The Wall Street Journal has a detailed report out today regarding a sophisticated, and successful attack by hackers into the US electric grid. The hackers could have temporarily shut off power.
The Journal claims Russia is responsible. I hate such assumptions. In the absence of hard proof, the hack could have come from China, North Korea, Israel, or even the US. Even if Russian hackers did this, there is a difference between "Russian" and "Russia".
In the summer of 2016, U.S. intelligence officials saw signs of a campaign to hack American utilities, says Jeanette Manfra, assistant secretary of Homeland Security’s cybersecurity and communications program. The tools and tactics suggested the perpetrators were Russian. Intelligence agencies notified Homeland Security, Ms. Manfra says.
Mr. Vitello of All-Ways Excavating has no idea how the hackers got into his email account. He doesn’t recall reading CFE’s websites or clicking on tainted email attachments. Nonetheless, the intrusion was part of the Russian campaign, according to the security companies that studied the hack.
On March 2, 2017, the attackers used Mr. Vitello’s account to send the mass email to customers, which was intended to herd recipients to a website secretly taken over by the hackers.
Once Mr. Vitello realized his email had been hijacked, he tried to warn his contacts not to open any email attachments from him. The hackers blocked the message.
Hackers sent bogus emails from the account of Oregon construction contractor Mike Vitello to herd recipients to a website they had secretly taken over, called imageliners.com. Hackers then used the site to seek access to contractors that do business with U.S. power utilities.
All-Ways Excavating is a government contractor and bids for jobs with agencies including the U.S. Army Corps of Engineers, which operates dozens of federally owned hydroelectric facilities.
One [email] went to Dan Kauffman Excavating Inc., in Lincoln City, Ore., with the subject line: “Please DocuSign Signed Agreement—Funding Project.”
Office manager Corinna Sawyer thought the wording was strange and emailed Mr. Vitello: “Just received this from your email, I assume you have been hacked.”
Back came a response from the intruders who controlled Mr. Vitello’s account: “I did send it.”
Ms. Sawyer, still suspicious, called Mr. Vitello, who told her the email, like the earlier one, was fake.
Federal officials say the attackers looked for ways to bridge the divide between the utilities’ corporate networks, which are connected to the internet, and their critical-control networks, which are walled off from the web for security purposes.
The bridges sometimes come in the form of “jump boxes,” computers that give technicians a way to move between the two systems. If not well defended, these junctions could allow operatives to tunnel under the moat and pop up inside the castle walls.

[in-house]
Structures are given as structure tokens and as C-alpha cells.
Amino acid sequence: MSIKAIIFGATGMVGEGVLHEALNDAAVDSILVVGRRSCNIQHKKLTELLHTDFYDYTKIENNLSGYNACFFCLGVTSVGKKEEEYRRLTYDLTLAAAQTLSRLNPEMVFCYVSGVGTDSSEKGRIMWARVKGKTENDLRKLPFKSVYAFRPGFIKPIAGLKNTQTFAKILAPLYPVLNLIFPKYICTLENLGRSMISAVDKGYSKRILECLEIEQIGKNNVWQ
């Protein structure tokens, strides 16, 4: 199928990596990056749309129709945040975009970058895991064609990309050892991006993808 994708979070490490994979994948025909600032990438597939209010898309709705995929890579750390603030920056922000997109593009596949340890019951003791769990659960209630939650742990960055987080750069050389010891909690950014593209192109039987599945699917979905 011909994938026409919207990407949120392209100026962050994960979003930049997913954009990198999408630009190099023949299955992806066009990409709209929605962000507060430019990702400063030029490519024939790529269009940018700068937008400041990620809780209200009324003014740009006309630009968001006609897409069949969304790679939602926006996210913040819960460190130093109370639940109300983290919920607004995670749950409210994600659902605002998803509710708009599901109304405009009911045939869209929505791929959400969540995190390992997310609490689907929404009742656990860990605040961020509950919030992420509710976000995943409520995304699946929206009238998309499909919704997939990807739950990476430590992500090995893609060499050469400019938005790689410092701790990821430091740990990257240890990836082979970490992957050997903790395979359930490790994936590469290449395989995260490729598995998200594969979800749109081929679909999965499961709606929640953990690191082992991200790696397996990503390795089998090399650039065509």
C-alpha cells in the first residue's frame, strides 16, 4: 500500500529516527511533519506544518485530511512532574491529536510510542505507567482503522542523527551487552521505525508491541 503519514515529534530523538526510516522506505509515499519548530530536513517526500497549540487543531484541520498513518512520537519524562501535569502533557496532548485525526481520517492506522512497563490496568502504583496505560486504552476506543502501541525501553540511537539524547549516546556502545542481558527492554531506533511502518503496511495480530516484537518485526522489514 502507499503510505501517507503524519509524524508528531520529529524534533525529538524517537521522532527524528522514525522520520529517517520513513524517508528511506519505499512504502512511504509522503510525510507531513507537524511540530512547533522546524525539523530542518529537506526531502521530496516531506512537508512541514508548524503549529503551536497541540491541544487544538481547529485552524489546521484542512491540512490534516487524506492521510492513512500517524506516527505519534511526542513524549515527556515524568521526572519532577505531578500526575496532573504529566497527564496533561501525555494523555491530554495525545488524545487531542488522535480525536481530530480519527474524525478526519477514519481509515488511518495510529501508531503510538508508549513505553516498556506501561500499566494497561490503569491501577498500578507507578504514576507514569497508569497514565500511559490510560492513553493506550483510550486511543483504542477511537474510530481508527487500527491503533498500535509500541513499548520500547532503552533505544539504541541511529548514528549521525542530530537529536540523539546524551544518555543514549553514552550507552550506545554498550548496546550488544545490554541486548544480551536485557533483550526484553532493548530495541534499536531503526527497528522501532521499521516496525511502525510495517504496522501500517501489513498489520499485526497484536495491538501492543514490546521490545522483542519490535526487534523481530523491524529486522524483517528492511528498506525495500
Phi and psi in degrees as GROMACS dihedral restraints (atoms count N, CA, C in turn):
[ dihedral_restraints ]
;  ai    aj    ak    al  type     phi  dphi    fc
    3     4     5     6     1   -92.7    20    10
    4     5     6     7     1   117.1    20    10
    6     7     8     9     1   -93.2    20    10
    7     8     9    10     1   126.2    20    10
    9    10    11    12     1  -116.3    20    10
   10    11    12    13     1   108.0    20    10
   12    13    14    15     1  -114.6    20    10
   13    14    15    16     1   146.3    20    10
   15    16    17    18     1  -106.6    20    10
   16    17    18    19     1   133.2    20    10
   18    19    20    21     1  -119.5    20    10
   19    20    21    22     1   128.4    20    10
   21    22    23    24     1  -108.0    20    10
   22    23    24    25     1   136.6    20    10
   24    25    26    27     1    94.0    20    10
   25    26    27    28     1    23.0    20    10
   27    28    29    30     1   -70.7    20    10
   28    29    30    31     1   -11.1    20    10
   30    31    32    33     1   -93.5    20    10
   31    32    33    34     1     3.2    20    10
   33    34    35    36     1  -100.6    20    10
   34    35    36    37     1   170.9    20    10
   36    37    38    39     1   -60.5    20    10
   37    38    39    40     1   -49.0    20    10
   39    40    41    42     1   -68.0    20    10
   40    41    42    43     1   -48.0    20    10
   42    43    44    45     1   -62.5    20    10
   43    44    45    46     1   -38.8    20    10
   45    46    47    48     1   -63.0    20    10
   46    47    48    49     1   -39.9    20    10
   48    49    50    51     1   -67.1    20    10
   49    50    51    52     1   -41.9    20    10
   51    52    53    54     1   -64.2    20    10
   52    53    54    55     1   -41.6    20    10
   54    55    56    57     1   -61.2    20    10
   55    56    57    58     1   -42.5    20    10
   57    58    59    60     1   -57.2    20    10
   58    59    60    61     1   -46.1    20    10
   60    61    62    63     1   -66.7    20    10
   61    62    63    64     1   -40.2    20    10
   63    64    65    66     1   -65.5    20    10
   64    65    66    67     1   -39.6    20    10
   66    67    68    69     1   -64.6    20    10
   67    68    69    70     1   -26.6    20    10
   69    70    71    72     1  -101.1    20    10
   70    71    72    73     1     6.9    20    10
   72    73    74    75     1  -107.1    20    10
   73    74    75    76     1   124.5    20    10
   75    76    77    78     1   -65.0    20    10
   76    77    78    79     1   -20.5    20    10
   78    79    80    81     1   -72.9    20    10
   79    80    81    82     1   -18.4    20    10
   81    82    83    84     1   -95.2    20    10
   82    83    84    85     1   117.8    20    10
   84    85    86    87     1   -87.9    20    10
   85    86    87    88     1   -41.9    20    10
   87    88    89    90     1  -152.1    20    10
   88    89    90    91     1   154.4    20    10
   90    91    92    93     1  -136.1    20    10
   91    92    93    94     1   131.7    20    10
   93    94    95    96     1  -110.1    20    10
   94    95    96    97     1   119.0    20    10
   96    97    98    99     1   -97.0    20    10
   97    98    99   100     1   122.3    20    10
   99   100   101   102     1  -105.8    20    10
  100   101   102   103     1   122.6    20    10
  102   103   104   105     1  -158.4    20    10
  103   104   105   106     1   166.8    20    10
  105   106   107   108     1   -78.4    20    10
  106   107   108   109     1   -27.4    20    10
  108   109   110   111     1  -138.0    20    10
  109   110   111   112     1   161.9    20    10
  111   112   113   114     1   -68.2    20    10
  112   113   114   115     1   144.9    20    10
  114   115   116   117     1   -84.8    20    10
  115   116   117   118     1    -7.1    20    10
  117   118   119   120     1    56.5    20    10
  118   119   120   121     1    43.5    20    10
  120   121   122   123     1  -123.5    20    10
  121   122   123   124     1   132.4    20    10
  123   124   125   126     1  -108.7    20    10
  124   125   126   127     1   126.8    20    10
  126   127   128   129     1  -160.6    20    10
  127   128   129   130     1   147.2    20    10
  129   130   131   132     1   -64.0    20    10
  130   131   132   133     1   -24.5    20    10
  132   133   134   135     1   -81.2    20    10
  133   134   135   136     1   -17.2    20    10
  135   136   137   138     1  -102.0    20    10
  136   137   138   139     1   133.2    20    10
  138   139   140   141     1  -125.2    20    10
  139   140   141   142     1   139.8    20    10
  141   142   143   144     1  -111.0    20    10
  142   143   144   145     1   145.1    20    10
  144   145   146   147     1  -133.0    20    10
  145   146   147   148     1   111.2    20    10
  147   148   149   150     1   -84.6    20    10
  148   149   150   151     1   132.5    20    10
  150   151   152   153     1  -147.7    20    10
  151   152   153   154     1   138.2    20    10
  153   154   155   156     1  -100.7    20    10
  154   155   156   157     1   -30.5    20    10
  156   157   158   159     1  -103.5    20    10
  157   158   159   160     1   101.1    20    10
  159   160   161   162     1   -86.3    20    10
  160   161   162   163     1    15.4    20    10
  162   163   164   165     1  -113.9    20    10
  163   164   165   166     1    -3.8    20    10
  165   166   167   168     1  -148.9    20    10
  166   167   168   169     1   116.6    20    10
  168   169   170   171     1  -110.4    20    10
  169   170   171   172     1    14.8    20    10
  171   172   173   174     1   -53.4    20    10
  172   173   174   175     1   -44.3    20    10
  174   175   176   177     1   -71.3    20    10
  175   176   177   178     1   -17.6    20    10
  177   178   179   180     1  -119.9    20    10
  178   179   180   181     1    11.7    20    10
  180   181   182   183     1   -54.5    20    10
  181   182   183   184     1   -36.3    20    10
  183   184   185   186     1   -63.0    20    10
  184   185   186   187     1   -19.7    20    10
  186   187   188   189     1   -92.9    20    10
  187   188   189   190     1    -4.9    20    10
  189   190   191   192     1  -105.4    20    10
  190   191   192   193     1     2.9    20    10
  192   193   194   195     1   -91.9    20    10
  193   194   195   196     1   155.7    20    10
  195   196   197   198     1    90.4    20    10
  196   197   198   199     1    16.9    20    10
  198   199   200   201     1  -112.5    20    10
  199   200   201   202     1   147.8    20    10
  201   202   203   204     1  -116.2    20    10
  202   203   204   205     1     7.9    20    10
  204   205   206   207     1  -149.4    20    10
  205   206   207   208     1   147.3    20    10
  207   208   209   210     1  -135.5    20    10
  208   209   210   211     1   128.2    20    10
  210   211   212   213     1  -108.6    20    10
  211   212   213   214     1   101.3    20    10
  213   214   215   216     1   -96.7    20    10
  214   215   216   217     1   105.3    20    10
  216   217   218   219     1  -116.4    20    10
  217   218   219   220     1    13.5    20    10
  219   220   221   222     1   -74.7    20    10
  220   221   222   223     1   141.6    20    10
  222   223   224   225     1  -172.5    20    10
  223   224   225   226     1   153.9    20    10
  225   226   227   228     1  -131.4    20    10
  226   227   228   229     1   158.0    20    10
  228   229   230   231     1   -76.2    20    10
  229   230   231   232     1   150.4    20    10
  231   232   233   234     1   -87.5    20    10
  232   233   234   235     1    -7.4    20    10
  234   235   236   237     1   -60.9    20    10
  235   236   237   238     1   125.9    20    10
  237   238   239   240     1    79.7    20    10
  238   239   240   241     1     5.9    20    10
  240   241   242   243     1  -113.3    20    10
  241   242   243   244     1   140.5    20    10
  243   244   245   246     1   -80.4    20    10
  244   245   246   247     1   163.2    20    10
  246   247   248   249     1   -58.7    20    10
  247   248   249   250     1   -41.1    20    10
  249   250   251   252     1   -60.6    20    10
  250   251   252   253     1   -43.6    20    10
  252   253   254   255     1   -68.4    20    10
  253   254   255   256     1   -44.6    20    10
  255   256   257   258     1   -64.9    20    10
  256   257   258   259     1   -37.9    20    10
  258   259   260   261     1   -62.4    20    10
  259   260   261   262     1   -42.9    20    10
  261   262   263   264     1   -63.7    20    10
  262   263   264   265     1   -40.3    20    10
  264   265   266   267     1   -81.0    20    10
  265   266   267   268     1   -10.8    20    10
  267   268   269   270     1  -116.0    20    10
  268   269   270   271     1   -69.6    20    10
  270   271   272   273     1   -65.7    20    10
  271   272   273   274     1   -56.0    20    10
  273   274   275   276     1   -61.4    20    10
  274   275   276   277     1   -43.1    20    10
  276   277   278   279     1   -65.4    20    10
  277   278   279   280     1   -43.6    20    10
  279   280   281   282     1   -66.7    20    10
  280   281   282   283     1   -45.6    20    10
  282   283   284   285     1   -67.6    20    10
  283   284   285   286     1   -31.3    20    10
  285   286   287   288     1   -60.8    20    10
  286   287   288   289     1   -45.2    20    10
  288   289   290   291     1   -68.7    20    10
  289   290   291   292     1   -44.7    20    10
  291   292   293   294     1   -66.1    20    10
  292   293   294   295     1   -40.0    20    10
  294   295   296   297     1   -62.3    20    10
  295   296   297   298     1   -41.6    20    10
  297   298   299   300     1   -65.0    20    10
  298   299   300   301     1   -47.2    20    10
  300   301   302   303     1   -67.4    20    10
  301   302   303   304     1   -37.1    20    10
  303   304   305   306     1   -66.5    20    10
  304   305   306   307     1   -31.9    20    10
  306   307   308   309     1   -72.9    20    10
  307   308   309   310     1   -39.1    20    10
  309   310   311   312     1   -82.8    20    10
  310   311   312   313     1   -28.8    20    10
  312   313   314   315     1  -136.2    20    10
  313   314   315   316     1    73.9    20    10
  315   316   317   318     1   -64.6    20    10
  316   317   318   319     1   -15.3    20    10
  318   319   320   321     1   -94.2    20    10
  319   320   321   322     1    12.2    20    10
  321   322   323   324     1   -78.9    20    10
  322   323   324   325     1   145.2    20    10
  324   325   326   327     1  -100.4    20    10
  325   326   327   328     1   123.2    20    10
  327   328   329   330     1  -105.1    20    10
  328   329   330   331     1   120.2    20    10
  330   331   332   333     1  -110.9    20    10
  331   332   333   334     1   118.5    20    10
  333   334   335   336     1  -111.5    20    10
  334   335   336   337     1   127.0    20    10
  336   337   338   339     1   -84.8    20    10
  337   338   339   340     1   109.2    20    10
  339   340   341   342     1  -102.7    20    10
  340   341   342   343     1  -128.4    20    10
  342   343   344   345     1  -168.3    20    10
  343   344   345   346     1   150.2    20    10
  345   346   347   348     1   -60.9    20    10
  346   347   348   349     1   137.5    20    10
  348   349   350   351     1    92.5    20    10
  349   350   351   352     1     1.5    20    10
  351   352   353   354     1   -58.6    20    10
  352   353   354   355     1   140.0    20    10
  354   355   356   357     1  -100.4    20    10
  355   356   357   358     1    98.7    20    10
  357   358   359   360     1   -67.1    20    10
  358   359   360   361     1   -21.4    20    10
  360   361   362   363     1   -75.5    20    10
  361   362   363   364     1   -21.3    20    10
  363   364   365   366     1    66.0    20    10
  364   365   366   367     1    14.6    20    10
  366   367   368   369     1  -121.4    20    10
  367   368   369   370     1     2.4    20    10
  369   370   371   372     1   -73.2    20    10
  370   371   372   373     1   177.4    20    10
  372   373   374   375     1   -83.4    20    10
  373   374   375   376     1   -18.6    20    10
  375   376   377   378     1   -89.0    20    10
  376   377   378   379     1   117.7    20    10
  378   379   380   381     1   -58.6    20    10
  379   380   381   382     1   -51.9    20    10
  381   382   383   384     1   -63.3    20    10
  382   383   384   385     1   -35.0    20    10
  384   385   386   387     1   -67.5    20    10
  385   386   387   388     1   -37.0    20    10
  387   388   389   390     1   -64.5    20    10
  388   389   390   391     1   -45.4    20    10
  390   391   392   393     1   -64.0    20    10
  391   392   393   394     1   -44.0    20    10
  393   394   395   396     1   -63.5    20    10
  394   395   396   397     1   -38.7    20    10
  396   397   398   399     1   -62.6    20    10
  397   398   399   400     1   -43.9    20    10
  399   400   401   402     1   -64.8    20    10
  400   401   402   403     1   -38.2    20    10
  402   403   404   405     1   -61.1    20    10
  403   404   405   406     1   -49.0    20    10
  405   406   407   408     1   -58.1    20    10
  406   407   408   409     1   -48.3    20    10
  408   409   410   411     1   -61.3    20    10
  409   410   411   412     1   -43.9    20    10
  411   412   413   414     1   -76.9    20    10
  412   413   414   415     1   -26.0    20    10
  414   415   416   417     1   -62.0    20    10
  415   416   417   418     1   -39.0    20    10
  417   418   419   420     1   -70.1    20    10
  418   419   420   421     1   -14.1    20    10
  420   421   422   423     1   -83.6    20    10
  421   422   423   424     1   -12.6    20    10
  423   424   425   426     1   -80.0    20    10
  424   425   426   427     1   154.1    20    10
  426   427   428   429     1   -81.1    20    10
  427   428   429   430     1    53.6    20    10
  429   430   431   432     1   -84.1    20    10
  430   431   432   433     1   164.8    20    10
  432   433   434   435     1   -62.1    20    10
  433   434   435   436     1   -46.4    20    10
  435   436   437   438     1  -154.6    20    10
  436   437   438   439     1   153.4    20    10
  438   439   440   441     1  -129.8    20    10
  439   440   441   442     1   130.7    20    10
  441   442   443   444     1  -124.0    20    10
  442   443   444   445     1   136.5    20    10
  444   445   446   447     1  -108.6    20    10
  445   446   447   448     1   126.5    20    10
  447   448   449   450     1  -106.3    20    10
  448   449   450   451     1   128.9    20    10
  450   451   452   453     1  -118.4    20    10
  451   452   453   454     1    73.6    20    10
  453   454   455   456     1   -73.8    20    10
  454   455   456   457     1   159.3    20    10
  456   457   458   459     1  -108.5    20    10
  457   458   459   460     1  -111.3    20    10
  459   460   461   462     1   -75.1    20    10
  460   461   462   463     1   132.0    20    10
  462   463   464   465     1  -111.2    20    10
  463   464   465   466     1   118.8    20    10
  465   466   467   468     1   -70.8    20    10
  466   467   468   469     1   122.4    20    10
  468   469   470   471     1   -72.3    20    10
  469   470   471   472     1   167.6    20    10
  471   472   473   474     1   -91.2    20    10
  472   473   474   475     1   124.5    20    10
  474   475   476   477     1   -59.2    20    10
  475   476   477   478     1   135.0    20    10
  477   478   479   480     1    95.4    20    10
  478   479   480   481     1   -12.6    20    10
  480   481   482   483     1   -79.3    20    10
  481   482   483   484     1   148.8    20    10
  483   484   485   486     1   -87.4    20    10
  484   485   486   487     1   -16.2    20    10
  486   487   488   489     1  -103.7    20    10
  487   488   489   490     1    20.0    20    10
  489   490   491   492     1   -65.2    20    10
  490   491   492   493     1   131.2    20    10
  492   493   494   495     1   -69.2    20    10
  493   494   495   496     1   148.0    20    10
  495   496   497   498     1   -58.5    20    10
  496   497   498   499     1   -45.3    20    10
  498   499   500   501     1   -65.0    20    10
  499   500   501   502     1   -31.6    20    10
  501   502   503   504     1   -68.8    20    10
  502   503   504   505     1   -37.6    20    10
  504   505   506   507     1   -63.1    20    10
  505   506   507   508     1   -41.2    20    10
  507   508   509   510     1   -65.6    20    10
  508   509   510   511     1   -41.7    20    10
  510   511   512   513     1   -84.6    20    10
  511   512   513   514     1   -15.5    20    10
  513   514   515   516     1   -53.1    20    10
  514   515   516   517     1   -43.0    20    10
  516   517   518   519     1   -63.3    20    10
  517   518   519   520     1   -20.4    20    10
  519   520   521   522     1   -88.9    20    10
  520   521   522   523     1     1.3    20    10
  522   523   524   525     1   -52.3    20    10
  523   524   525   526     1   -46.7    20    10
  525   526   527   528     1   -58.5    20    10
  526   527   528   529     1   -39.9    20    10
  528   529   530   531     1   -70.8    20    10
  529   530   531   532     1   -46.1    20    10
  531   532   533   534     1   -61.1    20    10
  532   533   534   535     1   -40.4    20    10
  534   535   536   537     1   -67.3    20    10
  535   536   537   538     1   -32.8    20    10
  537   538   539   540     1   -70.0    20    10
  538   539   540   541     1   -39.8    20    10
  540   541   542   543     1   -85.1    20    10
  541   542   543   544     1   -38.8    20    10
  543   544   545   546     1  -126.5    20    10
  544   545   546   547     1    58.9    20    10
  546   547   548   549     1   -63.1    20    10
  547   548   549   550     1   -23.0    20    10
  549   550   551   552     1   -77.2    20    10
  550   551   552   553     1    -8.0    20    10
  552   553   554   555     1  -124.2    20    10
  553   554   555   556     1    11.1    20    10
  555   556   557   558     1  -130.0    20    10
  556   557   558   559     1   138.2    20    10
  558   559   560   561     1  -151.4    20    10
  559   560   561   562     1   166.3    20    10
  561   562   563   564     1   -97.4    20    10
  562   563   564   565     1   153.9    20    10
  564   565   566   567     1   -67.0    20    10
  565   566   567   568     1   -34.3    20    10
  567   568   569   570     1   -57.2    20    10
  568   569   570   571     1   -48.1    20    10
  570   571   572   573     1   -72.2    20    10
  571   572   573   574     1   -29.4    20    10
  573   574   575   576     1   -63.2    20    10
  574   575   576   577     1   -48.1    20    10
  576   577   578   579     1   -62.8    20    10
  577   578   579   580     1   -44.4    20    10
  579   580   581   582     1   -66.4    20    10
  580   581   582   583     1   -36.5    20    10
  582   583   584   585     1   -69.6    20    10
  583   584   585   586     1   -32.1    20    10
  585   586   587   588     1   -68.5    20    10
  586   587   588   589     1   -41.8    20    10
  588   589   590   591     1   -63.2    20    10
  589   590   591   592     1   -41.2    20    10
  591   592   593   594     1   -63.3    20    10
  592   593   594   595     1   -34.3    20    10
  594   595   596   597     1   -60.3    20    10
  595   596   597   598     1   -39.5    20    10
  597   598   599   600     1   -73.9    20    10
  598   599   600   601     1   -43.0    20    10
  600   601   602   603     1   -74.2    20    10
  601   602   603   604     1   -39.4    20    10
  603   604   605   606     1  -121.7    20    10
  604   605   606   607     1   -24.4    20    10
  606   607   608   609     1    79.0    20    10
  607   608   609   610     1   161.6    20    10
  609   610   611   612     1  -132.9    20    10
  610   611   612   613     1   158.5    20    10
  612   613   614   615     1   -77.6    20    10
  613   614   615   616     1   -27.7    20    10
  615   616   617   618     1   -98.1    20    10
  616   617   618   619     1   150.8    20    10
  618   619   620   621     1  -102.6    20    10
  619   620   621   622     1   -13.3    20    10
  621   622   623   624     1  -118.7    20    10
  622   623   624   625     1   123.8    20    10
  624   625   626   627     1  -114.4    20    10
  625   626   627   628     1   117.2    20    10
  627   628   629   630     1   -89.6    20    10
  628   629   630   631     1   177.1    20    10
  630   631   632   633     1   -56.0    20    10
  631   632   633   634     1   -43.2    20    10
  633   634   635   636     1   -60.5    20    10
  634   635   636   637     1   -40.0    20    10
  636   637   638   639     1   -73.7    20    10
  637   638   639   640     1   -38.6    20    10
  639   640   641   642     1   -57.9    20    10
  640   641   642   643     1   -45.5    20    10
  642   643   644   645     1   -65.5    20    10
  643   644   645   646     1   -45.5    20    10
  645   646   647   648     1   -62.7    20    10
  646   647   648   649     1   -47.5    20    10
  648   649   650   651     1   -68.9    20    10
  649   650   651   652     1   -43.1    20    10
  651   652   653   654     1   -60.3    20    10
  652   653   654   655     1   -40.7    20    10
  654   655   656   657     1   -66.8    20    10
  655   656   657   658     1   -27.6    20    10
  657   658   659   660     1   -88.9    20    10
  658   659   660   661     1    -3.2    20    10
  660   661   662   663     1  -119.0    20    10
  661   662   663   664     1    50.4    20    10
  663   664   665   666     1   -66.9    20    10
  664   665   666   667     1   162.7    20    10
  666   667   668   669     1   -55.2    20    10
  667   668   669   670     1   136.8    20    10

In briefings to utilities last summer, Jonathan Homer, industrial-control systems cybersecurity chief for Homeland Security, said the Russians had penetrated the control-system area of utilities through poorly protected jump boxes. The attackers had “legitimate access, the same as a technician,” he said in one briefing, and were positioned to take actions that could have temporarily knocked out power.
Attack Still Ongoing
The hack started in 2016 and is still ongoing. The Journal cited many other contractors who were hacked the same way as Vitello. Here's a recent hack.
Vello Koiv, president of VAK Construction Engineering Services in Beaverton, Ore., which does subcontracting for the Army Corps, PacifiCorp, Bonneville and Avista Corp. , a utility in Spokane, Wash., says someone at his company took the bait from one of the tainted emails, but his computer technicians caught the problem, so “it was never a full-blown event.” Avista says it doesn’t comment on cyberattacks.
Mr. Koiv says he continued to get tainted emails in 2018. “Whether they’re Russian or not, I don’t know. But someone is still trying to infiltrate our server.”
Last fall, All-Ways Excavating was again hacked.
Industry experts say Russian government hackers likely remain inside some systems, undetected and awaiting further orders.
“What Russia has done is prepare the battlefield without pulling the trigger,” says Robert P. Silvers, former assistant secretary for cyber policy at Homeland Security and now a law partner at Paul Hastings LLP.
Once again, we have assumptions that "Russia is Responsible". The excuse: "The tools and tactics suggested the perpetrators were Russian."
It's a bit of a leap to go from that assumption to the WSJ headline.
Scary Bottom Line
Assumptions aside, someone was able to hack into companies responsible for the US electric grid, gaining technical abilities to shut it down.
Mike "Mish" Shedlock